Nanobots: Our Tiny Saviors

The future of robotics…goes inside you?


By: Namish Gupta, Journalist

Nanobots are exactly what they sound like. They are tiny, miniscule robots capable of storing and applying medicinal content to the human body, among other things. Currently, the average nanobot is about 0.1-10 micrometers. To put that into perspective, the average sand grain is about 62.5 micrometers. Yeah, I know, amazing!  Yet, scientists are striving to make them even smaller.

As previously stated, nanobots can have an enormous impact on the medical industry. Normally, to fight a disease or to insert a vaccine, a doctor would inject a drug into one’s body. However, the flaw with this is that the drug has to go through the patients entire body until it reaches the desired part. With nanobots, however, a drug can be delivered to the infected or disease-ridden part fast, efficiently and reliably. Yet, this is not the only applicable use for nanobots in the medical industry. Scientist have discovered that nanobots can be used to repair damaged cells and genetic discrepancies, which is something that has never been able to be done. Additionally, the nanobot can become cells themselves, combating blood cancers like leukemia, lymphoma, and myeloma, potentially saving thousands of lives. However, nanobots aren’t only applicable in the medical field.

Nanobots are especially useful in construction. For anyone who has seen Avengers: Infinity War or Avengers Endgame, they know that Tony Stark’s M85 suit shows us a glimpse of what nanotech may look like in the future. Today however, nanobots can be used to test a structure’s integrity and get accurate data about it, testing and scanning places that are unknown or unreachable. Additionally, they can be useful for builders, such as temporarily forming a wall or sealing a broken pipe. Not only will this save time and lives, it can also save money. Certain nanobots are polymorphic, meaning that they can change in shape or form. This would be a very effective rebuilding method. For example, if a person doesn’t like the way their house is built, they can  use nanobots to change the structure of their home. Essentially this means that the average home owner can rebuild their entire house structure, without having to tear it down.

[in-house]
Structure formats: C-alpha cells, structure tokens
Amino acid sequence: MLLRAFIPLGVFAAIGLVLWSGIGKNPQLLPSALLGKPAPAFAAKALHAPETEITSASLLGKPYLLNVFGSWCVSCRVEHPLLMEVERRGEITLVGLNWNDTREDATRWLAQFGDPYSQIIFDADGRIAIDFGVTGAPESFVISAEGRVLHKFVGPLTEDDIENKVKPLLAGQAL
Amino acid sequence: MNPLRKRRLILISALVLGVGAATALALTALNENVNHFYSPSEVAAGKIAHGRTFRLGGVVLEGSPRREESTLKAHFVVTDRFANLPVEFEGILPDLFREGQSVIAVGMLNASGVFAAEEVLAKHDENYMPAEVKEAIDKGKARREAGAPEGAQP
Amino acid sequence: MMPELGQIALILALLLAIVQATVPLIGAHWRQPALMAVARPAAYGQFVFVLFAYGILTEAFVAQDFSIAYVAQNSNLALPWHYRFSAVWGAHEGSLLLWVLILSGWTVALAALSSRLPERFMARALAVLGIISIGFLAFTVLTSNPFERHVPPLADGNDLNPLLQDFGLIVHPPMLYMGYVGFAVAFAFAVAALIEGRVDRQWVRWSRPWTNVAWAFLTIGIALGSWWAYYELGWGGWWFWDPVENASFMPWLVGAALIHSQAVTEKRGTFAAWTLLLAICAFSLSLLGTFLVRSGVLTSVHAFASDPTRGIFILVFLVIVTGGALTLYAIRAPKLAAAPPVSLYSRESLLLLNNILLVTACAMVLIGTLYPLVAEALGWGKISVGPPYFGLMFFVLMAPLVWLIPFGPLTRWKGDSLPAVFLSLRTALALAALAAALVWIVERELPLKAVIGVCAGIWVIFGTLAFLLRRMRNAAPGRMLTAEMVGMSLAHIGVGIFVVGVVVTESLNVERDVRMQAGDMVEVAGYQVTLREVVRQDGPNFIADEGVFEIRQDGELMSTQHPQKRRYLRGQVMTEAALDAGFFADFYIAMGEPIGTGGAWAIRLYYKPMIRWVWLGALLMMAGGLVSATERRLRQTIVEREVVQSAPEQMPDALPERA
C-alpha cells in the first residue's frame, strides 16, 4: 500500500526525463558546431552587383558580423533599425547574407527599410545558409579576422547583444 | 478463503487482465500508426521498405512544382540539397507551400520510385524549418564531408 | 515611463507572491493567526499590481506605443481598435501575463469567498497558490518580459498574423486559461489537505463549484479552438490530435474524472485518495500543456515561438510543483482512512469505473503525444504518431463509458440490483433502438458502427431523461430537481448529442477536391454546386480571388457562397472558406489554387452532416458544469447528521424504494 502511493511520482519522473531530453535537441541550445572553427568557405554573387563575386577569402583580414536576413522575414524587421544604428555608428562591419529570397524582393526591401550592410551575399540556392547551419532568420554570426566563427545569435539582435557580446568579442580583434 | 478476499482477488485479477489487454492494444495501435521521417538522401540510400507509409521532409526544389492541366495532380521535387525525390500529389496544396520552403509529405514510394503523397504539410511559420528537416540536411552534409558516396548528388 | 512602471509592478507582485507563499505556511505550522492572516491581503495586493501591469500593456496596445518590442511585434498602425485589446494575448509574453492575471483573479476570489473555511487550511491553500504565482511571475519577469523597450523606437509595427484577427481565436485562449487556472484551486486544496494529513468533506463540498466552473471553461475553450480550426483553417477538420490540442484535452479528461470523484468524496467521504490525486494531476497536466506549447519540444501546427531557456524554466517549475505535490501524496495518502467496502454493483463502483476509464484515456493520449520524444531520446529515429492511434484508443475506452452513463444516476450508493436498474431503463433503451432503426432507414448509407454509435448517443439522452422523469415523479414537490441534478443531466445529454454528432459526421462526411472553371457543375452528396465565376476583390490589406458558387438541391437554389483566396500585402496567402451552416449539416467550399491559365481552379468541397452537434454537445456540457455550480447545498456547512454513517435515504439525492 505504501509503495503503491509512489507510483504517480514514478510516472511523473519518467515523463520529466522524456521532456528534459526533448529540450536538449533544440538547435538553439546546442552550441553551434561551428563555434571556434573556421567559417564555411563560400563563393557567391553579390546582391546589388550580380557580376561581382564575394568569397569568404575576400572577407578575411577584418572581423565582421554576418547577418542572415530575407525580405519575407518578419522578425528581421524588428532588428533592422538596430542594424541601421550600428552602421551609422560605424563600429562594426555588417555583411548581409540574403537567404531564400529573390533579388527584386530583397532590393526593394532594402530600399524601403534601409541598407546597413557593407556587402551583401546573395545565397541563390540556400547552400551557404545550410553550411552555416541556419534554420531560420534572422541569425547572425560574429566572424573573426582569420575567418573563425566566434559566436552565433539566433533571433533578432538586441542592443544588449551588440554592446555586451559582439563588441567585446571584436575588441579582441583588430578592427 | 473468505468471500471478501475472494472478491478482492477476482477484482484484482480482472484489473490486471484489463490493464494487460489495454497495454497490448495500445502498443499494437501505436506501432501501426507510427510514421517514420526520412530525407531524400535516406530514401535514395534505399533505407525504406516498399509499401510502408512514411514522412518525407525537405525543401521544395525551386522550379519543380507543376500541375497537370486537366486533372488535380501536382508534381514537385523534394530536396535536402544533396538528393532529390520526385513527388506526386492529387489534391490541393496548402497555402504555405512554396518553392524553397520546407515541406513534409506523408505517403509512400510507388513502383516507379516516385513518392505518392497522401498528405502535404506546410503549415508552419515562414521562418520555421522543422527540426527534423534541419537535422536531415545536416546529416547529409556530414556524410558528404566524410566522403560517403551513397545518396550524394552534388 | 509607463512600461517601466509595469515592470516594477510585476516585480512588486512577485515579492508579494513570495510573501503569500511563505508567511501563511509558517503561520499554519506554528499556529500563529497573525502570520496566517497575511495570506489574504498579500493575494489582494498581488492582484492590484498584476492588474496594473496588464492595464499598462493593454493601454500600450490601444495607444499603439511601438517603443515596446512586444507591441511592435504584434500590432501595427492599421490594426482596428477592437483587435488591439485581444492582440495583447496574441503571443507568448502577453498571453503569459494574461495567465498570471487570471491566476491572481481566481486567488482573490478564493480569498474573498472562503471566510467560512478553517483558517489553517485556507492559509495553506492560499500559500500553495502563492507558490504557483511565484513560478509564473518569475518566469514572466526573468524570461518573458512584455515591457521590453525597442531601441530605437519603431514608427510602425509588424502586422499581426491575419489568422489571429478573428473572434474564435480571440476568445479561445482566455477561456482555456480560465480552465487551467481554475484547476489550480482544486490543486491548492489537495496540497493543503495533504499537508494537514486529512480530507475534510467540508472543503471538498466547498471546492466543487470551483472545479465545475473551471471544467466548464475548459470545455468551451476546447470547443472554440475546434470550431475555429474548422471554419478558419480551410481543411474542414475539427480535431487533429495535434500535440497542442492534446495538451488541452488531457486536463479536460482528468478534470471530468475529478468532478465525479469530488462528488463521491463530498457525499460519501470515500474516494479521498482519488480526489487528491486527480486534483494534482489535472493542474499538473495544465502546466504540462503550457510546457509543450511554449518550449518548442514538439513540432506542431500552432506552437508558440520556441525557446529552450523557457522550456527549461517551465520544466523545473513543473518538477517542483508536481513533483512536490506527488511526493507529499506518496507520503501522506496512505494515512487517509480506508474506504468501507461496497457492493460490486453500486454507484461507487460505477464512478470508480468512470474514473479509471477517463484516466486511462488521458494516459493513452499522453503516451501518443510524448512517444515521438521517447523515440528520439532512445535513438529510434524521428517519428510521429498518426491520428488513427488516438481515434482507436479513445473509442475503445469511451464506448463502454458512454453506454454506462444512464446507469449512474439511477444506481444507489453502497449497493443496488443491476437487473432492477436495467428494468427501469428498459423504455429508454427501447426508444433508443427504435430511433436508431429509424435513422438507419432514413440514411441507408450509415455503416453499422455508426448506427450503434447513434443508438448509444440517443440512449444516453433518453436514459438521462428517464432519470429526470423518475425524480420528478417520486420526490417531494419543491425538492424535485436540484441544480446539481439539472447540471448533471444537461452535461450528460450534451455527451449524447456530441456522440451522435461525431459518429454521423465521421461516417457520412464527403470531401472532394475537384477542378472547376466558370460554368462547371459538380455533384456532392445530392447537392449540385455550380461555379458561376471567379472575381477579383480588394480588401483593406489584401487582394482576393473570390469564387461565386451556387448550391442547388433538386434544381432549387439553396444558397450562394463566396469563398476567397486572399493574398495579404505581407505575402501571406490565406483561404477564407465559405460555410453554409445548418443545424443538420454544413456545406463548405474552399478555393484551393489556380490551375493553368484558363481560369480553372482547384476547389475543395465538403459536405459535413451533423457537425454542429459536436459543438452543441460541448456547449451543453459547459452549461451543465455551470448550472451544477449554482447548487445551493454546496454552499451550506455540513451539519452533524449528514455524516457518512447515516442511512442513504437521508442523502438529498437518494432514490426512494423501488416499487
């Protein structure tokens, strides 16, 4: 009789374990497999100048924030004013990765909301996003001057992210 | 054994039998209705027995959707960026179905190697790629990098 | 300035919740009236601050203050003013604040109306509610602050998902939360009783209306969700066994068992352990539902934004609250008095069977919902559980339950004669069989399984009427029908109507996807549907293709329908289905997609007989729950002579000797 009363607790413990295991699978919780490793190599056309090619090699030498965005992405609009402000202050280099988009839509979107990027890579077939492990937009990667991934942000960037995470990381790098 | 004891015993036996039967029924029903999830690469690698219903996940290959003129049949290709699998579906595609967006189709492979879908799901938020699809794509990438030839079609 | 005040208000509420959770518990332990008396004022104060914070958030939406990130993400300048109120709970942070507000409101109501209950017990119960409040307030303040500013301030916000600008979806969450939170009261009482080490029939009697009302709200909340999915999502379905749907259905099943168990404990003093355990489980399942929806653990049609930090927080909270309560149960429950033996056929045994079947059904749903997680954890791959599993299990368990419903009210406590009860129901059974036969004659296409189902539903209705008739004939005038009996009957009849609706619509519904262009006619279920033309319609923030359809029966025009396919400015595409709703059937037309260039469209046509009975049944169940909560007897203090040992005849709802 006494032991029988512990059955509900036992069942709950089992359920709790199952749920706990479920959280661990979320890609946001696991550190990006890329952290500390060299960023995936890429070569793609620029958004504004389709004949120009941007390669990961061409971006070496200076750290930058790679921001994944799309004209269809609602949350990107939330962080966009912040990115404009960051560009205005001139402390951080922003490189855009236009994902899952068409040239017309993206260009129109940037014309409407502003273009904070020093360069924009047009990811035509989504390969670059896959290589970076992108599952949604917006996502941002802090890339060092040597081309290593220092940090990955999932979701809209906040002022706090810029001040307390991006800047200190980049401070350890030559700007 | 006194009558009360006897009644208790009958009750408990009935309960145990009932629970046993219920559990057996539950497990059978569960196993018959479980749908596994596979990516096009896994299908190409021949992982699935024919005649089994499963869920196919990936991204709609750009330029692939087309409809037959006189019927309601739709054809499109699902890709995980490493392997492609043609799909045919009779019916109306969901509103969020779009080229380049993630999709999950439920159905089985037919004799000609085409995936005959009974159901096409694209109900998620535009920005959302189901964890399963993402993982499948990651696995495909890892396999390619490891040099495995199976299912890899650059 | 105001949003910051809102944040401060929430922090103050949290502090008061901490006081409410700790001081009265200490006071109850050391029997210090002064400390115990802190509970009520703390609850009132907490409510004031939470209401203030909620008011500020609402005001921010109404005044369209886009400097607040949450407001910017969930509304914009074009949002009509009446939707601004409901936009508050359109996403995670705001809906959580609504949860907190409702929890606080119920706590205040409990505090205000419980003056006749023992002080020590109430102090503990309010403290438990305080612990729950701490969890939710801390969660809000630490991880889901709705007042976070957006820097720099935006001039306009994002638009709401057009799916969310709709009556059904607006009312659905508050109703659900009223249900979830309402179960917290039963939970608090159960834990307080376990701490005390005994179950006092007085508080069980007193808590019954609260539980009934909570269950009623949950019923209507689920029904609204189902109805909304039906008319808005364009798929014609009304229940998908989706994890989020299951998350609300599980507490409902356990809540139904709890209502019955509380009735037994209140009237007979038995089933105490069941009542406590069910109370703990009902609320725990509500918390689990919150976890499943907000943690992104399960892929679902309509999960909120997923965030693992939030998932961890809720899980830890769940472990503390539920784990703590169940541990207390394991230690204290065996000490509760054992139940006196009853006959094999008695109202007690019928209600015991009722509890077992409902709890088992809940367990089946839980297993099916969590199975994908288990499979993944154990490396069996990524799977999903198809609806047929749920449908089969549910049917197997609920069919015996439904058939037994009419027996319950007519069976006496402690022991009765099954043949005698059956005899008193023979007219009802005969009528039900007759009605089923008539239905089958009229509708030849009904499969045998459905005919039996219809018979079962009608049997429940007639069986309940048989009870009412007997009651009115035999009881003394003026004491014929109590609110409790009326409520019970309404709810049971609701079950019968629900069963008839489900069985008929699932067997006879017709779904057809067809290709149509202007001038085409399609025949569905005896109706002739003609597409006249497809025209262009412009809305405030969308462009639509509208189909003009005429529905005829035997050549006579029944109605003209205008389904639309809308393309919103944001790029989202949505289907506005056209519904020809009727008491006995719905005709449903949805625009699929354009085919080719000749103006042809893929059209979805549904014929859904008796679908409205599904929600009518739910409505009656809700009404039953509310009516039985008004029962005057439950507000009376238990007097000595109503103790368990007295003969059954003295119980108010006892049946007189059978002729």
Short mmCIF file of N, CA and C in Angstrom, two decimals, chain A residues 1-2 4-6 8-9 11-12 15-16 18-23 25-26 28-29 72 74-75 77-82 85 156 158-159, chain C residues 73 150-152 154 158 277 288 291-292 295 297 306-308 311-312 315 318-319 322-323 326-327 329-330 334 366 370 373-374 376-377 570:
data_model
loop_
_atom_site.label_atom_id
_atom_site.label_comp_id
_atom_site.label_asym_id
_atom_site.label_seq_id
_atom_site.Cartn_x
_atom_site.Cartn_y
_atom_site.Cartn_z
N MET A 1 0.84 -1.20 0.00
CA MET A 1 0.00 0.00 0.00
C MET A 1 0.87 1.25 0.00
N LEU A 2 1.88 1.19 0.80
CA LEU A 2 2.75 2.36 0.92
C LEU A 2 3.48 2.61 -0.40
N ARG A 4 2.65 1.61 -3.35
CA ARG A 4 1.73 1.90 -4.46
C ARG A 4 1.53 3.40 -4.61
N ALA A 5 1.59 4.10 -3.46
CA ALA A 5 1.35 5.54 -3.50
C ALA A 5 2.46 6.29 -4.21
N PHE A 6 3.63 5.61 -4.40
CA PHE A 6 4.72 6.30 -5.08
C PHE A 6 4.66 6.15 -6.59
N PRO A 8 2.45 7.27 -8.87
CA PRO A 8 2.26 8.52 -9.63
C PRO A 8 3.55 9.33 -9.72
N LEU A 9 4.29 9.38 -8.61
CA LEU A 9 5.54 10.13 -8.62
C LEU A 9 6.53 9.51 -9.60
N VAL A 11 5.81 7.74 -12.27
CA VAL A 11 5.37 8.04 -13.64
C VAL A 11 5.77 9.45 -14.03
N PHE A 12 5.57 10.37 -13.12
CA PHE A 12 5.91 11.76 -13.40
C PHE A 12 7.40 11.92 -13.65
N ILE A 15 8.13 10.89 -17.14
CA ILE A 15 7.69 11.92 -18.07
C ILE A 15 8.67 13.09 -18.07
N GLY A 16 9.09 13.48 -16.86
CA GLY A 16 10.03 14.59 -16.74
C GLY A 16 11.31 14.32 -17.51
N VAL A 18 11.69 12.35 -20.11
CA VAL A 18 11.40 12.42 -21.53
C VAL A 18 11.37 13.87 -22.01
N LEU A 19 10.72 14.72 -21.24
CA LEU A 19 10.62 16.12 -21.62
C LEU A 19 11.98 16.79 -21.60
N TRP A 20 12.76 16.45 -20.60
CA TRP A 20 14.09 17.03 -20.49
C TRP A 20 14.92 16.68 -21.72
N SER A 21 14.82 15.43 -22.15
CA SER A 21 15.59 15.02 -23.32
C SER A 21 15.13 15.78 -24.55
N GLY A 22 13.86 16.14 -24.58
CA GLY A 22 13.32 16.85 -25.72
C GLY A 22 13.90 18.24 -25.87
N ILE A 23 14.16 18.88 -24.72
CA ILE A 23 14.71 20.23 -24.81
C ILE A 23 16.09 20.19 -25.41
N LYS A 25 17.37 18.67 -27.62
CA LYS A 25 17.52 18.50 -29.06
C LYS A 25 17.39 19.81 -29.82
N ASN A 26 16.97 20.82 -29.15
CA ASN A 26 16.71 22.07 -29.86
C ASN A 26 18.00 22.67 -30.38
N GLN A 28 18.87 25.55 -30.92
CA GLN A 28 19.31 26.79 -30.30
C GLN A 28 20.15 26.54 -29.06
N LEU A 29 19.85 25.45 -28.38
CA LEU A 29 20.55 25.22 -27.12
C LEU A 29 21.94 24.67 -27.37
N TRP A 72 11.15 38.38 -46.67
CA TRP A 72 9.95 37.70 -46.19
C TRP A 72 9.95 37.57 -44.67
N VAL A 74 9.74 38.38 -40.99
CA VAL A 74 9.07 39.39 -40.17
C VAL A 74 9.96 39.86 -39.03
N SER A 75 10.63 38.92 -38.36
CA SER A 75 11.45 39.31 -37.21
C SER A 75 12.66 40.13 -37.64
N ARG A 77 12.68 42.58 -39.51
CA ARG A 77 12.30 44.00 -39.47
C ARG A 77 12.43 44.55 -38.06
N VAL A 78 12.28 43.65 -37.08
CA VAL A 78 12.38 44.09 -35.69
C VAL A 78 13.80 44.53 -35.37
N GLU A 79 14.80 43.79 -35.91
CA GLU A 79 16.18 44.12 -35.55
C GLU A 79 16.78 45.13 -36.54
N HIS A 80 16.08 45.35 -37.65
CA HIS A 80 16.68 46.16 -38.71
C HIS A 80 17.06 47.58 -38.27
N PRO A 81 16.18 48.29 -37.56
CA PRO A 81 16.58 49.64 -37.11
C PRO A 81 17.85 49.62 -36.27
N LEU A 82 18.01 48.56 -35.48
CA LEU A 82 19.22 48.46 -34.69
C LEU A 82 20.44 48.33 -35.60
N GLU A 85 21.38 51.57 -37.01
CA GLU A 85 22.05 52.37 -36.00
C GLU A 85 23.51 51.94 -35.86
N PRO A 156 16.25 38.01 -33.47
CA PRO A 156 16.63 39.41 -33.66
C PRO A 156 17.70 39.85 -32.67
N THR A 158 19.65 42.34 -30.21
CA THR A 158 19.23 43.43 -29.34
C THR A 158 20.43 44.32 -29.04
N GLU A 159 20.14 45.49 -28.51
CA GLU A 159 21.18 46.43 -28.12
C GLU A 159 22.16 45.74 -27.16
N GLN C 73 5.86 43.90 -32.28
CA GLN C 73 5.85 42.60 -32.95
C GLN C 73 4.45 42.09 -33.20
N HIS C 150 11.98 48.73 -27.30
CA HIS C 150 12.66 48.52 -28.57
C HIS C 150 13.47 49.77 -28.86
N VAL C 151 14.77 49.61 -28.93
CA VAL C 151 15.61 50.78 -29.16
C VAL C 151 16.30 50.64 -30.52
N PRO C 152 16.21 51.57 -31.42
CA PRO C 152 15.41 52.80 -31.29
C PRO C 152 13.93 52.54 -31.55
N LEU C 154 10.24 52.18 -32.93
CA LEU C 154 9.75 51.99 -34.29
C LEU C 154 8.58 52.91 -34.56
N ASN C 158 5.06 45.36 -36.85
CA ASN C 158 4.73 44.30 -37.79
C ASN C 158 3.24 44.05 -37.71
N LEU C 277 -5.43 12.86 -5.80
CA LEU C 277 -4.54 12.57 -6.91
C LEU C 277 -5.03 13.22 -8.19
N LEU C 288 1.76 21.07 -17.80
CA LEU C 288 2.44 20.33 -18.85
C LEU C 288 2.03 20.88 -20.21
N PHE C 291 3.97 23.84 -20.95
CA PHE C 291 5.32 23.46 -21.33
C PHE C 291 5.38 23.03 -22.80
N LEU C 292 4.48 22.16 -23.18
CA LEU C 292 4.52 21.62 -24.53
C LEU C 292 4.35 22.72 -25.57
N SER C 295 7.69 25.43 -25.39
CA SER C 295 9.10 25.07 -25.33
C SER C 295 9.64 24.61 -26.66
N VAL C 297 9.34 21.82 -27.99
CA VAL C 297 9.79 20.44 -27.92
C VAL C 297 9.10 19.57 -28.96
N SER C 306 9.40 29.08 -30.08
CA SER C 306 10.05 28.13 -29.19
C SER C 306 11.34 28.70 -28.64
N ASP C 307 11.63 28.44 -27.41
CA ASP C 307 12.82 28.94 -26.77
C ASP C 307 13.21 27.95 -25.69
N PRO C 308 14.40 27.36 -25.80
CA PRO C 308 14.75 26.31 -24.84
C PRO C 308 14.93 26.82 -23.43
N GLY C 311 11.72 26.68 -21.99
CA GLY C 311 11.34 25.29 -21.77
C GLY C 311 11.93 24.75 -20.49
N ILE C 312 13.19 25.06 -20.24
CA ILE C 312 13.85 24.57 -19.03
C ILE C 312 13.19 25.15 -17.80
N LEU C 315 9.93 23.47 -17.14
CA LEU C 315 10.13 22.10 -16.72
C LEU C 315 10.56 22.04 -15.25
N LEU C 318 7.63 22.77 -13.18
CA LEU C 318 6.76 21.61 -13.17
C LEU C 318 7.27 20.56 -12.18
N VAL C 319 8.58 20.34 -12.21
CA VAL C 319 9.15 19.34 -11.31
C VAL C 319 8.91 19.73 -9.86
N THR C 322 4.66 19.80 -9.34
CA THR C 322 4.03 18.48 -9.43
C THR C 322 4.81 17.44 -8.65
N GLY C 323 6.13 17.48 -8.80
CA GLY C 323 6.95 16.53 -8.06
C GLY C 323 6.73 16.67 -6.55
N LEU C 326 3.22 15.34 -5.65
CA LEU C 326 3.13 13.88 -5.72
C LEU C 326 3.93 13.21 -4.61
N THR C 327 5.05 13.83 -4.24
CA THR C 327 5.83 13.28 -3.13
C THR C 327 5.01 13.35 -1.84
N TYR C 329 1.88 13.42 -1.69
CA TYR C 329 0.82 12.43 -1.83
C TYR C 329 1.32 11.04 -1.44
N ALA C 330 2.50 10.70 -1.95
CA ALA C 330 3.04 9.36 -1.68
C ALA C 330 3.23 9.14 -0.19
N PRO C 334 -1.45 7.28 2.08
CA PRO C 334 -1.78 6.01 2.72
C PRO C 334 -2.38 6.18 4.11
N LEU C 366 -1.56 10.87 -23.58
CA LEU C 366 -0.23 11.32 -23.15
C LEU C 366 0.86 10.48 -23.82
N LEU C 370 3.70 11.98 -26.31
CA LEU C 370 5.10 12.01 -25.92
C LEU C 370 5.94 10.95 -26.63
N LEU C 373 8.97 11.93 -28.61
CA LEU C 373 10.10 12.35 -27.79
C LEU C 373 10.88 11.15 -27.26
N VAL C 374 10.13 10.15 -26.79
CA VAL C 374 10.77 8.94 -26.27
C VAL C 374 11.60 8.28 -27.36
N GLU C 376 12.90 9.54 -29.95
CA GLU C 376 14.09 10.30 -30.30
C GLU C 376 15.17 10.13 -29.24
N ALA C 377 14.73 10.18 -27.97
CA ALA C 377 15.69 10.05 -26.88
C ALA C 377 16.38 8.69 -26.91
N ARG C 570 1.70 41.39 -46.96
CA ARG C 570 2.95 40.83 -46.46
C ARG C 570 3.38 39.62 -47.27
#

Finally, nanotechnology can be a proficient ally in space exploration. On average, NASA spends $10,000 per pound sent into space. That means that NASA spends over a million dollars just to put one human into space. However, this is not the case with nanotech. With nanotech, spacecraft can be made stronger and lighter, and cheaper. One such example of this material is Carbon nanotube. Carbon nanotube consists of carbon molecules rolled into a cylindrical shape. They are stronger than steel and conduct electricity better than other metals. Additionally, carbon nanotubes can be used in solar panels and solar sails to absorb energy from light photons more effectively and put the power towards the propulsion of the spacecraft.

While today, we have made substantial progress with nanobots and nanotech, we still have a long way to go before it becomes anywhere close to perfect. Nanotech is a promising field of STEM that is advancing everyday, and will benefit millions in the future.